Thoracic Cavity and Tumors of Lung and Pleura

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Tutorial Module 6
Thoracic Cavity and Tumors of Lung
and Pleura
Alfonso López
Atlantic Veterinary College
University of Prince Edward Island
Canada
Sept 28, 2014
Thoracic Cavity
There are anatomical differences in the mediastinum of domestic animals: Bovines and
humans have well-developed mediastinal separation between the left and right hemithorax,
thus unilateral lesion can occur. In contrast, horses have poorly developed central
mediastinum and a lesion in one side generally affects the contralateral hemithorax (bilateral
lesions).
Note that the lungs appear smaller than the thoracic
cavity as illustrated by the red arrows
Normal canine lung that
collapsed when the thorax was
opened and negative thoracic
Heart
pressure was lost.
Thoracic Cavity
The thoracic cavity normally contains small
amounts of fluid sufficient to lubricate and avoid
friction between visceral and parietal pleurae.
Normal pleura is thin and transparent.
The most common abnormalities
in the thoracic cavity are:
• Visceral pleura lines the lungs.
• Parietal pleura lines ribs and intercostal
muscles.
• Pneumothorax
(Air)
• Hydrothorax
(Fluid)
• Hemothora
(Blood)
• Chylothorax
(Chyle)
• Pyothorax
(Pus)
Normal swine thoracic cavity
Note very thin pleural which
makes the lung parenchyma
clearly visible
Pneumothorax
Pneumothorax refers to the loss of
negative pressure in the thoracic cavity
when air gains entrance to the thorax.
Most common causes:
• Fractured Ribs
• Gunshot Wounds
Postmortem diagnosis of Pneumothorax is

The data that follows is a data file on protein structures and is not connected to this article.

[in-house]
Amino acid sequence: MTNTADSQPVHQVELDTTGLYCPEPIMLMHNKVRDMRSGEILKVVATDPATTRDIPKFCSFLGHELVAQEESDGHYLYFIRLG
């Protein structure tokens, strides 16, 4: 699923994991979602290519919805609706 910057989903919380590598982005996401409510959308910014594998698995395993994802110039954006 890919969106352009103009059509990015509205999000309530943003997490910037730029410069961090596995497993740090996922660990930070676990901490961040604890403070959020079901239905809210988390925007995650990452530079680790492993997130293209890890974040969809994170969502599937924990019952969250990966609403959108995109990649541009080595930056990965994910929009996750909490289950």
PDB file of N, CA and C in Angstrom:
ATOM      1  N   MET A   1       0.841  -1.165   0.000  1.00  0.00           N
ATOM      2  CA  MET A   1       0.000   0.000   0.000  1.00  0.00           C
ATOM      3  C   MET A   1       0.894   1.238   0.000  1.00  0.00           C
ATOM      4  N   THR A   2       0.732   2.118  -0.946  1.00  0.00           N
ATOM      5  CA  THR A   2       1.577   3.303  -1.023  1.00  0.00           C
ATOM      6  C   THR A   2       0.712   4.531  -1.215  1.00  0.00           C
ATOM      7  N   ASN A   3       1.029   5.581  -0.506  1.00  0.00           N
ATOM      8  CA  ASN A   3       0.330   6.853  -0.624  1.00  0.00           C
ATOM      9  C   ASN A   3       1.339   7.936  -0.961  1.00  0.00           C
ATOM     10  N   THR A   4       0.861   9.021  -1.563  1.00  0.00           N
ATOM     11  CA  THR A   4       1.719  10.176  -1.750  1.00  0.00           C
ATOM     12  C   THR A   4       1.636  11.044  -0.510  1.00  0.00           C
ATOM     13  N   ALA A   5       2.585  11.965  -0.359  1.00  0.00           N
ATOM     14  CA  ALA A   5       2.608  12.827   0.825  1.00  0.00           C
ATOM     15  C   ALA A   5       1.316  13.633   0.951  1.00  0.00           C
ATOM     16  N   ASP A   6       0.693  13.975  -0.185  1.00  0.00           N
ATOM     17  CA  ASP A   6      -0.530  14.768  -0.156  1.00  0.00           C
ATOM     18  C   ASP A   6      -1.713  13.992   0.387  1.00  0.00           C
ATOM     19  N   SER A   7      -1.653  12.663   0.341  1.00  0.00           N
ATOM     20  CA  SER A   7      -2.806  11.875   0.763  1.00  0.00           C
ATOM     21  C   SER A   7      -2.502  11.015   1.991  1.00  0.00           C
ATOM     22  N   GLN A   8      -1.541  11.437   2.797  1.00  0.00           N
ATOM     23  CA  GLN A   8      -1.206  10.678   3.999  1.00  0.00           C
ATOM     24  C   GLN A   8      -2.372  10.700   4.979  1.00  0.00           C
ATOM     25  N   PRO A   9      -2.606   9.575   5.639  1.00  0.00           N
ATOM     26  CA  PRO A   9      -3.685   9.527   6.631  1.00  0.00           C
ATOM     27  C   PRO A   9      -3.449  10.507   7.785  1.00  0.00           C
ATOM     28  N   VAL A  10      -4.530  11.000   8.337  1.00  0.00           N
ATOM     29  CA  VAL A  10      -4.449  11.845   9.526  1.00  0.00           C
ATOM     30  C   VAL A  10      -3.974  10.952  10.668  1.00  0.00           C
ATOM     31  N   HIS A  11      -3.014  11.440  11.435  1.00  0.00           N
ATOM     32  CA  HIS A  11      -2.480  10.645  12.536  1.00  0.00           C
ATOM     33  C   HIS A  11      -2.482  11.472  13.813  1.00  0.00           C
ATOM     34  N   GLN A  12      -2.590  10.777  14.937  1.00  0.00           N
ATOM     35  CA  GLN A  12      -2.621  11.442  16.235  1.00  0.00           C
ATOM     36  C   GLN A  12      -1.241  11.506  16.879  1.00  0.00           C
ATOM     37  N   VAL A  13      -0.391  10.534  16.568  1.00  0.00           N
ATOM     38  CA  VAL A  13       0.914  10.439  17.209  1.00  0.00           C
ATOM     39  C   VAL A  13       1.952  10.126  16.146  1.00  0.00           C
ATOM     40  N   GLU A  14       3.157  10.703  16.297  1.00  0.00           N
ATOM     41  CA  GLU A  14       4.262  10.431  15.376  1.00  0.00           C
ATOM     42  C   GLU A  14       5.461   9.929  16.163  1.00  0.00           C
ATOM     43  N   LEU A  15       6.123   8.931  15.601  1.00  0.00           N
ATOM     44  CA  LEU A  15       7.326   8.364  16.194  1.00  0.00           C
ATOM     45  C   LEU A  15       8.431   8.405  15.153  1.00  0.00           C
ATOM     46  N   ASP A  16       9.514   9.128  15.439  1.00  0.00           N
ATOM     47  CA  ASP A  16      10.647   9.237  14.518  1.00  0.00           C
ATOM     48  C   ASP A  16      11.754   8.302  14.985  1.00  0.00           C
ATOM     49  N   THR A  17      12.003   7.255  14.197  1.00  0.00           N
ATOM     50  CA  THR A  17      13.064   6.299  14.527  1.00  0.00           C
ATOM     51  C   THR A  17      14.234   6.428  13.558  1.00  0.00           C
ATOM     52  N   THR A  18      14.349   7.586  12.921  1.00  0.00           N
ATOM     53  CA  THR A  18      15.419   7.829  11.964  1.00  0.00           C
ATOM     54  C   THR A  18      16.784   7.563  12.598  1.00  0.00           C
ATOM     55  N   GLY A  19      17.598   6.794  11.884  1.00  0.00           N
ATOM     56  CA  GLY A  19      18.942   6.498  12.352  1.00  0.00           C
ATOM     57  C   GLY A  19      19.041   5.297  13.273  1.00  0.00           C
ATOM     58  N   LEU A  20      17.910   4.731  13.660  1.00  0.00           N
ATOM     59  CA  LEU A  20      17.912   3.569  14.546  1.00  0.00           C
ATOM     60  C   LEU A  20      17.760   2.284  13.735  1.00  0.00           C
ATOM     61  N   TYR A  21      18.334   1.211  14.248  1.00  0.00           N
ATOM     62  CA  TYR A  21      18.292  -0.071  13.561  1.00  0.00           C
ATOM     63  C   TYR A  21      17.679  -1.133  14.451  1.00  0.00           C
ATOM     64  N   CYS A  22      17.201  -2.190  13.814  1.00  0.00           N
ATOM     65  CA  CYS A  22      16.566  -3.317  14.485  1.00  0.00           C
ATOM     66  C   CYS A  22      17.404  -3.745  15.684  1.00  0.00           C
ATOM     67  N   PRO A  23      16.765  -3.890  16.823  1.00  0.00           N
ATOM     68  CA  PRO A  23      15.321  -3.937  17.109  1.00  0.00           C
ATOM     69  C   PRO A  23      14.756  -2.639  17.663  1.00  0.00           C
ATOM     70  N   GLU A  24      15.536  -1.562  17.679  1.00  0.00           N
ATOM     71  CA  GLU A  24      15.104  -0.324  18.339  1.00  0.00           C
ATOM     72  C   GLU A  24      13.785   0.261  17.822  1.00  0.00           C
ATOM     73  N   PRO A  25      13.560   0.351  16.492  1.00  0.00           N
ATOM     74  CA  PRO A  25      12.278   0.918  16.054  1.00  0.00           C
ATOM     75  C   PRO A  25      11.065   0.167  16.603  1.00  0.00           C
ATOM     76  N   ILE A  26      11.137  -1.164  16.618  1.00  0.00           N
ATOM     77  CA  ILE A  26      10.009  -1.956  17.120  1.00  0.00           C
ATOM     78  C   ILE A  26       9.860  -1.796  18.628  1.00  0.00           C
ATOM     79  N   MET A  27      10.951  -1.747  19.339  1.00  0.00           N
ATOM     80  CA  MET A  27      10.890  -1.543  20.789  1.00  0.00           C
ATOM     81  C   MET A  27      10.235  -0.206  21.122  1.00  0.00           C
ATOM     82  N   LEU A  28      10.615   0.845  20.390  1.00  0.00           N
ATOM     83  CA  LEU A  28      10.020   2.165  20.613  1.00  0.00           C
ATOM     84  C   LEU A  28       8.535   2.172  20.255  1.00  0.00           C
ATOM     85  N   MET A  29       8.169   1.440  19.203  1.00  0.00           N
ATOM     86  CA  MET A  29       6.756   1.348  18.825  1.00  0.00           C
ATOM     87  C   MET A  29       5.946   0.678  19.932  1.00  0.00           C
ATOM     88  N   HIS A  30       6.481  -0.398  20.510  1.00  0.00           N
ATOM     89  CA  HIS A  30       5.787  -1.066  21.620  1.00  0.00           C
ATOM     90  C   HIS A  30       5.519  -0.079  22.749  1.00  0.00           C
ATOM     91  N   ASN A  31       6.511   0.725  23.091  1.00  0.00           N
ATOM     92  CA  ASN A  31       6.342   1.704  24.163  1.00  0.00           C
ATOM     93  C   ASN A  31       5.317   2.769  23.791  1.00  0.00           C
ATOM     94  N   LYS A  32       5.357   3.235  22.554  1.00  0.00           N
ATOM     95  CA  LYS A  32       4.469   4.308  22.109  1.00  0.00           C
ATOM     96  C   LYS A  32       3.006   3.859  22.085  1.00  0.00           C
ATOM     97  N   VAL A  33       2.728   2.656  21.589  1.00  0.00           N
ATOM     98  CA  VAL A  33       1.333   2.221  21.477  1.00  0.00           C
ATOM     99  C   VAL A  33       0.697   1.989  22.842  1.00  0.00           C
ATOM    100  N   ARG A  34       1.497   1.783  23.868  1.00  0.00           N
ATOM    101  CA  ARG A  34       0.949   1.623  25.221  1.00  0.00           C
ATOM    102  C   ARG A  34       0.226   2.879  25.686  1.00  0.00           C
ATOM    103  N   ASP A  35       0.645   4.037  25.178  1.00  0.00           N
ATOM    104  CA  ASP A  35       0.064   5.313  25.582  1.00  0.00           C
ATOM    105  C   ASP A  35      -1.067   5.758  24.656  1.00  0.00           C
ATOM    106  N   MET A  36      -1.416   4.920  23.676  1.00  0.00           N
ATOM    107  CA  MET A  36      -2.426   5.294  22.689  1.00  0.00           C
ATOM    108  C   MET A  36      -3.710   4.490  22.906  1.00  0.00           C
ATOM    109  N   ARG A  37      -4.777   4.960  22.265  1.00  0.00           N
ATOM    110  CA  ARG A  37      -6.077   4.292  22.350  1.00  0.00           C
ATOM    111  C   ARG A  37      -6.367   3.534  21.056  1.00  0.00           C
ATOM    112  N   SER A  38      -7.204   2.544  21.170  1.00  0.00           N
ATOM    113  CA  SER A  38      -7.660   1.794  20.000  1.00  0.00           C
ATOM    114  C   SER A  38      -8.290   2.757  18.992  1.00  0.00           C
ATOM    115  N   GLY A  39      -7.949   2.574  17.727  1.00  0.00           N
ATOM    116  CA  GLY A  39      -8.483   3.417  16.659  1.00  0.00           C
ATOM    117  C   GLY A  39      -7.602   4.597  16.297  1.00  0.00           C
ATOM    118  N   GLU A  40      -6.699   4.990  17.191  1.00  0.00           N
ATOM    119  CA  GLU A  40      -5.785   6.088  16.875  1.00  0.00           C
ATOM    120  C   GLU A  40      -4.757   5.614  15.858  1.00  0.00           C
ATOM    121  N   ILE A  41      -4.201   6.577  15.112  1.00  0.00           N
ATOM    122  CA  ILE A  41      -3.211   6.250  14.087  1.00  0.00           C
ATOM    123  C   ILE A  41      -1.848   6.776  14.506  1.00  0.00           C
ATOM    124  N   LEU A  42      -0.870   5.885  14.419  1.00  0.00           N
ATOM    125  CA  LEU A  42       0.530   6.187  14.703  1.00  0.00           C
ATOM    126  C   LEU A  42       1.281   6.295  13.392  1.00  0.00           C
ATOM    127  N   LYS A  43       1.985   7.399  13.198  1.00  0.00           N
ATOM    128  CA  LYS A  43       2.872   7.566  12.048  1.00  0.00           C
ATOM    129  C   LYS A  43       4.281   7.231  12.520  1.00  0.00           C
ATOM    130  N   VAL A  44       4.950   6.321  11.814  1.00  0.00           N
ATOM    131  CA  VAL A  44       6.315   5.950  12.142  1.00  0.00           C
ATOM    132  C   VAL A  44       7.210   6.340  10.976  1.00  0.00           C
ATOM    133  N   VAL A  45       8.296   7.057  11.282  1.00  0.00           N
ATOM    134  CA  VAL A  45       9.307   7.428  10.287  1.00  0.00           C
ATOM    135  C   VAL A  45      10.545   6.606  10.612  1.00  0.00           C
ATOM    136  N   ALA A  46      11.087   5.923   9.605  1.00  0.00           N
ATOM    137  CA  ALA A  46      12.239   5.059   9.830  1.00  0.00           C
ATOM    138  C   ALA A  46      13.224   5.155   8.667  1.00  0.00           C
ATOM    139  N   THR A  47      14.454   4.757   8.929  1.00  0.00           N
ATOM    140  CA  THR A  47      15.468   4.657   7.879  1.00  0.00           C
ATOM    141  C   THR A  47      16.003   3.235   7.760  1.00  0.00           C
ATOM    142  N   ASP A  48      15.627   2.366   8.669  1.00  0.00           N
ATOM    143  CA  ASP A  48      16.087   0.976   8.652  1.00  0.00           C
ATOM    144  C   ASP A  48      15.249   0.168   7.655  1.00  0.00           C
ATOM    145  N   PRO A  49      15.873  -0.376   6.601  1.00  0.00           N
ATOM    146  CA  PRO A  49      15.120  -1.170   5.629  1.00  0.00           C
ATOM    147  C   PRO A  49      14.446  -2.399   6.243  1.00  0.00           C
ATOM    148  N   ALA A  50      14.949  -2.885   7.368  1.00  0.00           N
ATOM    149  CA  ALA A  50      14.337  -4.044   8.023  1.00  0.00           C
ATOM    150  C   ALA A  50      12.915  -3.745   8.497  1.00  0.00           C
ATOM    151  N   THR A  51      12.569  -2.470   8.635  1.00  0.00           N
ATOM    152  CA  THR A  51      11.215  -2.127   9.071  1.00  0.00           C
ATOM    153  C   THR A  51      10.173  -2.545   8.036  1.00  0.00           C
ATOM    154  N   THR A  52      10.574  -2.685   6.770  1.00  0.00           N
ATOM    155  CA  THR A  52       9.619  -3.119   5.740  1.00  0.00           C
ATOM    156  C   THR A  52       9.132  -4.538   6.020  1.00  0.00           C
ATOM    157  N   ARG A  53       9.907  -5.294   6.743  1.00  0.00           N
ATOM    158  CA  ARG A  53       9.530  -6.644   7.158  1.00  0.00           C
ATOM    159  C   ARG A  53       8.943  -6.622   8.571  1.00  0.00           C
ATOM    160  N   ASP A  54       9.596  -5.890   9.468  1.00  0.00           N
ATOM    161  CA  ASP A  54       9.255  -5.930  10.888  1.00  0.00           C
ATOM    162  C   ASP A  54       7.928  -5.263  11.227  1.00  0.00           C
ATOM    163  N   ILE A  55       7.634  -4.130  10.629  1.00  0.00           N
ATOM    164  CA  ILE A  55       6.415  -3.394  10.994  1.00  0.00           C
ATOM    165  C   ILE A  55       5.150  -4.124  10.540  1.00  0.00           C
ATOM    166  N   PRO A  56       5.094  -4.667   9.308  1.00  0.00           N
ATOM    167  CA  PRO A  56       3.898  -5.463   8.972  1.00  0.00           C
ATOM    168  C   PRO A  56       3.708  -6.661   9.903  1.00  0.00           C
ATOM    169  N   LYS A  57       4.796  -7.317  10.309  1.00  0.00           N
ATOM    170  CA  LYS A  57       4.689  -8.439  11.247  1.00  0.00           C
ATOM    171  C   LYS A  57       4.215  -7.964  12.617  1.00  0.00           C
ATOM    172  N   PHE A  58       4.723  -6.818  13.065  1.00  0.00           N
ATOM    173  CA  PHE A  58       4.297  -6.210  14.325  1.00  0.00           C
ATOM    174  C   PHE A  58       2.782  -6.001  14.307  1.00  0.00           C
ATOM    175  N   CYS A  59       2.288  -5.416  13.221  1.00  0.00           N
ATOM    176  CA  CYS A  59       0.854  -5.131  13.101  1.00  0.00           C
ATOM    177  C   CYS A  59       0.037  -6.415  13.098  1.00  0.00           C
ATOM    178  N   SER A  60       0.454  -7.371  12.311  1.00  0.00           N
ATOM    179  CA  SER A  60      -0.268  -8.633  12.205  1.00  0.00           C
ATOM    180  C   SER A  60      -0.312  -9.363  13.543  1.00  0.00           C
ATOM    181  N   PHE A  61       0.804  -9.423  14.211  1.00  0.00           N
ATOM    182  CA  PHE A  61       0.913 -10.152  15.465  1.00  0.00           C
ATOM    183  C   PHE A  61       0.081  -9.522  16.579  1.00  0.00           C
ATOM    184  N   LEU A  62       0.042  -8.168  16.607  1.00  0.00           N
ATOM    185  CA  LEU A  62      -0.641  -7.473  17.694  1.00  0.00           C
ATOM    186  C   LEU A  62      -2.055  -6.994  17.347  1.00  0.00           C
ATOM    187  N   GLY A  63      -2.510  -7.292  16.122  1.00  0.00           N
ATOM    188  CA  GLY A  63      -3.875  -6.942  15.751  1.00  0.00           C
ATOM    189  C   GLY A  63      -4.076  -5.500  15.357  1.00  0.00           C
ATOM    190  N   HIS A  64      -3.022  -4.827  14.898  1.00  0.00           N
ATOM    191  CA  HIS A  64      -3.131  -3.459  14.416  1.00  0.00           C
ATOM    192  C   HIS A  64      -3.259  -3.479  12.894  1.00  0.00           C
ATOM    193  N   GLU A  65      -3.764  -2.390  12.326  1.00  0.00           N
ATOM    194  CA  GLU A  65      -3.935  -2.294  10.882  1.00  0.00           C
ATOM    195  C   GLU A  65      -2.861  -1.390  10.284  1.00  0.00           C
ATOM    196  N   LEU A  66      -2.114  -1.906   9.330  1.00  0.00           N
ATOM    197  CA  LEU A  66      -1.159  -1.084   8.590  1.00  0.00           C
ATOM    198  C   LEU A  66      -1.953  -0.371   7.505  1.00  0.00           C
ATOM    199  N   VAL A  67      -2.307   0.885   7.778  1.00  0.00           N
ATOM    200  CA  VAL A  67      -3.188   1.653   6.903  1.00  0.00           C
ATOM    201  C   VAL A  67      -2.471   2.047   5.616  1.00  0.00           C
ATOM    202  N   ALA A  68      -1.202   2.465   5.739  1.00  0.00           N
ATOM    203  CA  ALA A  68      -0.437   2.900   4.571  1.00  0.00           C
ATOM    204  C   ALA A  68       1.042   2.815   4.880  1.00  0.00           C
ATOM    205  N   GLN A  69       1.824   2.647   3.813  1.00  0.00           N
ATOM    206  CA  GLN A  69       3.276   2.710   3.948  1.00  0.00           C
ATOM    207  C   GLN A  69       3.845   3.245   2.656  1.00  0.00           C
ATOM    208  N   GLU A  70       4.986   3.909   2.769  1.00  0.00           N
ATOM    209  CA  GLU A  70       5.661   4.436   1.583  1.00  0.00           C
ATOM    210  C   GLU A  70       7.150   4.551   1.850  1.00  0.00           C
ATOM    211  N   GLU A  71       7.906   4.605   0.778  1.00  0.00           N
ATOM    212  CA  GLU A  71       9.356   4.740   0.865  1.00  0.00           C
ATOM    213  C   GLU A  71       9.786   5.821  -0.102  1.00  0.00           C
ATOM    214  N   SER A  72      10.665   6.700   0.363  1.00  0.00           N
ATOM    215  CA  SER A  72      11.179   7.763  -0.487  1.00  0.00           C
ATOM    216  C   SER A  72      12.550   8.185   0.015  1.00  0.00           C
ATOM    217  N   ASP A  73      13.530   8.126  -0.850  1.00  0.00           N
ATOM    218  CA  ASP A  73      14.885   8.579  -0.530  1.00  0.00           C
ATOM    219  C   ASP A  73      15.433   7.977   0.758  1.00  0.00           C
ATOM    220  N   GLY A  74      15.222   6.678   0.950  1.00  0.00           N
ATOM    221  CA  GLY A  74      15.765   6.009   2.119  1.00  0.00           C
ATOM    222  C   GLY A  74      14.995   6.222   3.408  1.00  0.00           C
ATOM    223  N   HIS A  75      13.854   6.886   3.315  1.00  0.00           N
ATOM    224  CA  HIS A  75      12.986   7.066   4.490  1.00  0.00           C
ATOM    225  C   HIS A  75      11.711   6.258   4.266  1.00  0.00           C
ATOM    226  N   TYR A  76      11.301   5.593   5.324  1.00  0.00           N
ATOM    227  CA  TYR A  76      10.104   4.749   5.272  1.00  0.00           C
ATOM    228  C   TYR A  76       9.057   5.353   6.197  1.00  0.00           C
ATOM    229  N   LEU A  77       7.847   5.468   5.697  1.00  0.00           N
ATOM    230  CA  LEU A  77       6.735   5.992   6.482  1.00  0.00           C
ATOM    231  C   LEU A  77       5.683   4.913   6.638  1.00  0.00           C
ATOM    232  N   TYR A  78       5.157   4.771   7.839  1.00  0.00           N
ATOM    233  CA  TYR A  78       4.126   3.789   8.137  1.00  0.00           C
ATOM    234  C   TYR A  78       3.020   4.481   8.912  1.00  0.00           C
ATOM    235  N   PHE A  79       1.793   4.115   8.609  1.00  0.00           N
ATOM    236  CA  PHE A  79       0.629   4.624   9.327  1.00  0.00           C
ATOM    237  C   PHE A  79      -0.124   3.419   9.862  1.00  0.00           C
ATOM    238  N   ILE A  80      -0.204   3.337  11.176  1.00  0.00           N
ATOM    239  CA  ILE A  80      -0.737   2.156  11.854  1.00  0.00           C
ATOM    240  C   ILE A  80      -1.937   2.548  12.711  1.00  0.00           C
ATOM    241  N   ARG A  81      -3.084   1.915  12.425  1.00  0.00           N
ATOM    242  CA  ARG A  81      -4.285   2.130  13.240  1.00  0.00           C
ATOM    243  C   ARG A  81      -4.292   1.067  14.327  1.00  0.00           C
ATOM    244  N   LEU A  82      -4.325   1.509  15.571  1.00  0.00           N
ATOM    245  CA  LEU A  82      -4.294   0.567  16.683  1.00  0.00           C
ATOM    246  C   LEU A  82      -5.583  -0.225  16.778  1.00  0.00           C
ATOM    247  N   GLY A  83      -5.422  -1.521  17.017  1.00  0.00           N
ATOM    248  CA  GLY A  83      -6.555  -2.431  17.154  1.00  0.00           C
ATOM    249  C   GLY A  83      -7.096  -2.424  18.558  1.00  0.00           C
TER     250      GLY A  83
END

• Iatrogenic-thoracocentesis-biopsy
difficult and cannot be accurately done if
• Ruptured Lung
the animal has been dead for more than 6
• Ruptured Emphysematous Bulla
hours. The diagnosis needs to be
• Ruptured Parasitic Nodule
supported by history (i.e., trauma), clinical
• Ruptured Esophagus or Diaphragm.
signs (i.e., respiratory distress) and
radiographs.
Pneumothorax
Diaphragm
Liver
To check if there is negative pressure in the thorax in a fresh animal, open de abdomen but
leave the thorax inatact. Puncture the diaphragm with a knife. If there is negative pressure
you should see a caudal retraction of the diaphragmatic cupola and you may even hear a
noise when air rushes into the thorax.
Pneumomediastinum / Ruptured Esophagus
Ruptured esophagus in a cat.
This esophageal rupture caused by a foreign body
allowed air to enter the mediastinum and thorax.
The lungs appear smaller than the thoracic cavity and there
are large pockets of gas in the mediastinal tissue.
Foreign body (bone) in esophagus
Pleural Effusions
Thoracocentesis
Thoracocentesis
Transudate  Hydrothorax
Clear fluid, low cellularity and low
protein
Lymph  Chylothorax
Milky fluid; lymphocytes and lipids
Blood Hemothorax
RBCs and high protein
Exudate Pyothorax
Turbid, high cellularity, neutrophils
Handbook of Veterinary Cytology, Rebar AH. Purina
Hydrothorax
• Congestive heart failure
• Hypoproteinemia:
• Starvation
Transudate
Clear fluid, low cellularity and low protein
• Renal disease
• Intestinal disease
• Compressive Atelectasis
• Chronic pleural irritation
Note abundant clear fluid in thorax (arrow)
Hydrothorax
Liver
Note clear yellow fluid in thoracic cavity. The intense yellow color of the fluid is
due to jaundice (icterus) because of hepatic diseases. This is a dog with
hepatic hydrothothorax. The liver shows advance state of cirrhosis.
Canine Hydrothorax
Dog with chronic heart failure that developed
severe ascites and hydrothorax.
Atelectasis
Thoracic Cavity: Note the fluid filling the thoracic